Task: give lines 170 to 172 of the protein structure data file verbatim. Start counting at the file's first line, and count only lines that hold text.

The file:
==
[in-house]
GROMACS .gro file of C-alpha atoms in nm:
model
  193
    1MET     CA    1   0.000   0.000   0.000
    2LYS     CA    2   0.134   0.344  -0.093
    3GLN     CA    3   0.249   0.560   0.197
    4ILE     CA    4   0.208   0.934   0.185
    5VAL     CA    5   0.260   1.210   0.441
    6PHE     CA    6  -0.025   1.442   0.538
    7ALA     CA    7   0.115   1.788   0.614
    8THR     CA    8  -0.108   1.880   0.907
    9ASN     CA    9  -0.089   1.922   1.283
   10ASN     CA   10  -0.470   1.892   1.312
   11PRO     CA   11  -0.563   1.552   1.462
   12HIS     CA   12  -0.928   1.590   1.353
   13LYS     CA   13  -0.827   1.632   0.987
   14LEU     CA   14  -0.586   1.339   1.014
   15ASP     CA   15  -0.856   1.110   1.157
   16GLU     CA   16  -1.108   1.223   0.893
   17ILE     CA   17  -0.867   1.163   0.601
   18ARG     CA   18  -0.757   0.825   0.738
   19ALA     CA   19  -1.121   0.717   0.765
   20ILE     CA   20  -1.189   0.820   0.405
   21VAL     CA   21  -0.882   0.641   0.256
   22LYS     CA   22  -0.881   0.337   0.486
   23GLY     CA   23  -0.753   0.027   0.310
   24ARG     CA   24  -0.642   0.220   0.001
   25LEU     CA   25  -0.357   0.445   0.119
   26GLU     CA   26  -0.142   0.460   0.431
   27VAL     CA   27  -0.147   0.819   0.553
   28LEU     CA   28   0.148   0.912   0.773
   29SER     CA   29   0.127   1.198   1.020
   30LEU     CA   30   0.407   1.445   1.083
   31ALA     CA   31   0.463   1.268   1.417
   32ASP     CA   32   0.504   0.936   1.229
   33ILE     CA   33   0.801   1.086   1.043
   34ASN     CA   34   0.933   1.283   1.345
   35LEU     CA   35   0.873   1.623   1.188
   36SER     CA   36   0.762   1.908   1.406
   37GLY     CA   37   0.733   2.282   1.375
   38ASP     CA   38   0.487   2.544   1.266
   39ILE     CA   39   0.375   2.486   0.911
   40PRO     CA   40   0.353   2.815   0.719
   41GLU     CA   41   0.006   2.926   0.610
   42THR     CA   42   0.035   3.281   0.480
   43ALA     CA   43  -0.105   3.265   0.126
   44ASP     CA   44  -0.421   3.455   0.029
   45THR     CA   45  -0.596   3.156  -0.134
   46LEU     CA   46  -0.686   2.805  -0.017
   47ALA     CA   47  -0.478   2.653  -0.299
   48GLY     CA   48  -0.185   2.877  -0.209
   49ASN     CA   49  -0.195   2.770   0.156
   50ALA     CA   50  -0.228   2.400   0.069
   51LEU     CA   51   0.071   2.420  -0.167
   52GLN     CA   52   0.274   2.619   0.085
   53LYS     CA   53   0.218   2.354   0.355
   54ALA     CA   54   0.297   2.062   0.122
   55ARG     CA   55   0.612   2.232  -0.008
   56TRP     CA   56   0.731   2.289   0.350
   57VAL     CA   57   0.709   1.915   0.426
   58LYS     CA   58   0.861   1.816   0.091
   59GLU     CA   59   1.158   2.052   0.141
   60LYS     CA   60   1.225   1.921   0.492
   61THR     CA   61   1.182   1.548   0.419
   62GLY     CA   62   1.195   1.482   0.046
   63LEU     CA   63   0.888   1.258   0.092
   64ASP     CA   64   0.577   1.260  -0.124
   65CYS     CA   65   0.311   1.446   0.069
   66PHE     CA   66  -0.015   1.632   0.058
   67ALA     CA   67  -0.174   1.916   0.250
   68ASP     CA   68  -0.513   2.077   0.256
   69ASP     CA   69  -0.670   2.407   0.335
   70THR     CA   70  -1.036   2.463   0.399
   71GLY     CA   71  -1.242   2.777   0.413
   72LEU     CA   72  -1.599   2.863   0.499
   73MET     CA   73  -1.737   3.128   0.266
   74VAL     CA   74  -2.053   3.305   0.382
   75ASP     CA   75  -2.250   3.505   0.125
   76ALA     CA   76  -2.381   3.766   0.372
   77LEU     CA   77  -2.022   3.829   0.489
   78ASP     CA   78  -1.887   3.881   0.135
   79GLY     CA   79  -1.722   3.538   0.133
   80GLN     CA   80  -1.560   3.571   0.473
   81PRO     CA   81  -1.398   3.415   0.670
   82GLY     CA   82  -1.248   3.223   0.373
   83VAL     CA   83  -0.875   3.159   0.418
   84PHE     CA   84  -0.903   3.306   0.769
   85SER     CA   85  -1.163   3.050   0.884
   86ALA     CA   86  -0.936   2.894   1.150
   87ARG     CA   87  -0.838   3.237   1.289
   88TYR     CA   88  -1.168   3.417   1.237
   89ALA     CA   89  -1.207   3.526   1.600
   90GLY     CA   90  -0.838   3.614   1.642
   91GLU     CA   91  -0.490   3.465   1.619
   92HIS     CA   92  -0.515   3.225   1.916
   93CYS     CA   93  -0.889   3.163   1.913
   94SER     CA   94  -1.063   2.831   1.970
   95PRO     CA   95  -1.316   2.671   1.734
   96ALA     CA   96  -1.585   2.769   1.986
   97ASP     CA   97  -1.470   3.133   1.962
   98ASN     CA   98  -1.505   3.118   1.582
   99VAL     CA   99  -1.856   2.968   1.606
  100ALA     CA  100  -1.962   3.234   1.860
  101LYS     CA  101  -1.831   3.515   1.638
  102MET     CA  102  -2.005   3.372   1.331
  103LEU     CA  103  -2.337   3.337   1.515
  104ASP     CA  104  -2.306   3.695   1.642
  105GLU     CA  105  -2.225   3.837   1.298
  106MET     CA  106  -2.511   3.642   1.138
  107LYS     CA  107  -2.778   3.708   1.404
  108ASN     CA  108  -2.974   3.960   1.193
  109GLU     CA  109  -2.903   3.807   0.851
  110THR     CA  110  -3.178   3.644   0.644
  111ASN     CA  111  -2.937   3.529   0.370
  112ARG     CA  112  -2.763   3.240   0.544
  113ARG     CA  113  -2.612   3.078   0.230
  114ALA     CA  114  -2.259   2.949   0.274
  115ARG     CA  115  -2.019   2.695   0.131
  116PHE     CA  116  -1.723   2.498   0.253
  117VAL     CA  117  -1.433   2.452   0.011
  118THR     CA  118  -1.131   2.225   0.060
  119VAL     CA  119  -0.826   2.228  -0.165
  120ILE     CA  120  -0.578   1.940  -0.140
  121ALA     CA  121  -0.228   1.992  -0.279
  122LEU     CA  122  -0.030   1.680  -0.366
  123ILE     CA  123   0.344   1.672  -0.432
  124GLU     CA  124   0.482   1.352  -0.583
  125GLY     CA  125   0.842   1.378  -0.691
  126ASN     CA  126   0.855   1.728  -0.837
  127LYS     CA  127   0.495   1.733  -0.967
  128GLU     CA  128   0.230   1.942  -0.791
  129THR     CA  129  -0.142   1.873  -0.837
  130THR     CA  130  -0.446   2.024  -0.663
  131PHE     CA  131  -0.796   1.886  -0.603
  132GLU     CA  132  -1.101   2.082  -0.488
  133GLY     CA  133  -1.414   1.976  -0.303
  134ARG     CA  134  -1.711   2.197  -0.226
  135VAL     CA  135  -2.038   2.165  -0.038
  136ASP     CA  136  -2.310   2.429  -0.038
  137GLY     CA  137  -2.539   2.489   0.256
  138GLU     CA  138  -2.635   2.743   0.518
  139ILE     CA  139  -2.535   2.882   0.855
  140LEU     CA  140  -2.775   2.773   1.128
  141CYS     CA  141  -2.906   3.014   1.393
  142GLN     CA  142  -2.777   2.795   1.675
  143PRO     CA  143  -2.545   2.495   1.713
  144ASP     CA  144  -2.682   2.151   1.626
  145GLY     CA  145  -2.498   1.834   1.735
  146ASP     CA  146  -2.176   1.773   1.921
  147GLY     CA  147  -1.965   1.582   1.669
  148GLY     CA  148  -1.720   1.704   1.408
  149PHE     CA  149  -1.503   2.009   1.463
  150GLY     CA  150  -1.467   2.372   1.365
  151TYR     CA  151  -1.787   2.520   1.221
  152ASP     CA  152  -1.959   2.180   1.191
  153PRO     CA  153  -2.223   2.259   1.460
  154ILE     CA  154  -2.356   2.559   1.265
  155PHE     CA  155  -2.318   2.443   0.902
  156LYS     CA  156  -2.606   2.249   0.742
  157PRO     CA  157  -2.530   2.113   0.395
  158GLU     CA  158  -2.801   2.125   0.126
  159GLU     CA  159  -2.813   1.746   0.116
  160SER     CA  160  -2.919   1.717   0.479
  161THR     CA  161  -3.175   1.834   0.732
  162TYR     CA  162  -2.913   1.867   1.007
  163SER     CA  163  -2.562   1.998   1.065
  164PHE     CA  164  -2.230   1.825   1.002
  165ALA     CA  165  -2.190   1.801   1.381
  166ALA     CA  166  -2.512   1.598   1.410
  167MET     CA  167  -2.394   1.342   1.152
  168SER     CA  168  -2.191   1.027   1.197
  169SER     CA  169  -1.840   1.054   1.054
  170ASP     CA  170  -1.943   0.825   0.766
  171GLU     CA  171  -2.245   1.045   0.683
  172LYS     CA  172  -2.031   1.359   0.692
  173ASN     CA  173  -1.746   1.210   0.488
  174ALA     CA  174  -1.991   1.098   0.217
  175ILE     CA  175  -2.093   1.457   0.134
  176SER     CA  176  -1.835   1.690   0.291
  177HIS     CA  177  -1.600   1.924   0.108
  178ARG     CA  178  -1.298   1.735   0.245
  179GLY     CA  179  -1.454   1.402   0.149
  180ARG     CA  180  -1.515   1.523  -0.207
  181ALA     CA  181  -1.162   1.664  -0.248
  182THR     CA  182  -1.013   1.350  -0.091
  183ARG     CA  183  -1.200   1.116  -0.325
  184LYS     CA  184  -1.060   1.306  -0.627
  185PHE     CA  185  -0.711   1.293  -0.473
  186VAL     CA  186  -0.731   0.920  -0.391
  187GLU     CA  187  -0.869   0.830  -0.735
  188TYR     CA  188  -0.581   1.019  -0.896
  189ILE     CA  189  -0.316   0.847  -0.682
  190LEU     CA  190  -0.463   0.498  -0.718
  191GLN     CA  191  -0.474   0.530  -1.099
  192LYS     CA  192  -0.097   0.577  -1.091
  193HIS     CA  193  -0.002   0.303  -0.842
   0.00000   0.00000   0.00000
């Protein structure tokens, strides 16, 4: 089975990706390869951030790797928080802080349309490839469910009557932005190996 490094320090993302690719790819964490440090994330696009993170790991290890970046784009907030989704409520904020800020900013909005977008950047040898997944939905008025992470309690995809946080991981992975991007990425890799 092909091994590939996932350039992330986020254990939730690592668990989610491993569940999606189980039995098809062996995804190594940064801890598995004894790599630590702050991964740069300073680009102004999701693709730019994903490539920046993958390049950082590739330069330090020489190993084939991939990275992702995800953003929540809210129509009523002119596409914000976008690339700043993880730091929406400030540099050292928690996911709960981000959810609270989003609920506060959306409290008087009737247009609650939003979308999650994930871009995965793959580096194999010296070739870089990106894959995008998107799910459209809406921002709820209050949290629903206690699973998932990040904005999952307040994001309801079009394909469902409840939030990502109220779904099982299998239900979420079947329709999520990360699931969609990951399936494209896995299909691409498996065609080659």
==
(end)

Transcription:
  166ALA     CA  166  -2.512   1.598   1.410
  167MET     CA  167  -2.394   1.342   1.152
  168SER     CA  168  -2.191   1.027   1.197